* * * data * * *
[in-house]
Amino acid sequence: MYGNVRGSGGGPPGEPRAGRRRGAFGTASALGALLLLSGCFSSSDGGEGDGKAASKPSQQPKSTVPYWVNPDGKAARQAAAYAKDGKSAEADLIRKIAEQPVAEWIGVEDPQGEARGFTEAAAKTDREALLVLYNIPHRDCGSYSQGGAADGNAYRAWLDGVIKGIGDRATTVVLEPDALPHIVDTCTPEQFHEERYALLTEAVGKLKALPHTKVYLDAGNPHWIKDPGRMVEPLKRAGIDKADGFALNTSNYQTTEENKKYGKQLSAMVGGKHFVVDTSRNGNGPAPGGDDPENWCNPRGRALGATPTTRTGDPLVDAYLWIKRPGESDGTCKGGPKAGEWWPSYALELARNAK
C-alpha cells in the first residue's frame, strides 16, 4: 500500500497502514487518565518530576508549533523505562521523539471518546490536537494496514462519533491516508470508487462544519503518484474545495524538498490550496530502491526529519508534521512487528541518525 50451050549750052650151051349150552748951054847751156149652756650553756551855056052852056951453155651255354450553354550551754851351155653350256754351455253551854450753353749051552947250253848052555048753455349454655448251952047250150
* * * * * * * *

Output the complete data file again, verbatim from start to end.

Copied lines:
[in-house]
Amino acid sequence: MYGNVRGSGGGPPGEPRAGRRRGAFGTASALGALLLLSGCFSSSDGGEGDGKAASKPSQQPKSTVPYWVNPDGKAARQAAAYAKDGKSAEADLIRKIAEQPVAEWIGVEDPQGEARGFTEAAAKTDREALLVLYNIPHRDCGSYSQGGAADGNAYRAWLDGVIKGIGDRATTVVLEPDALPHIVDTCTPEQFHEERYALLTEAVGKLKALPHTKVYLDAGNPHWIKDPGRMVEPLKRAGIDKADGFALNTSNYQTTEENKKYGKQLSAMVGGKHFVVDTSRNGNGPAPGGDDPENWCNPRGRALGATPTTRTGDPLVDAYLWIKRPGESDGTCKGGPKAGEWWPSYALELARNAK
C-alpha cells in the first residue's frame, strides 16, 4: 500500500497502514487518565518530576508549533523505562521523539471518546490536537494496514462519533491516508470508487462544519503518484474545495524538498490550496530502491526529519508534521512487528541518525 50451050549750052650151051349150552748951054847751156149652756650553756551855056052852056951453155651255354450553354550551754851351155653350256754351455253551854450753353749051552947250253848052555048753455349454655448251952047250150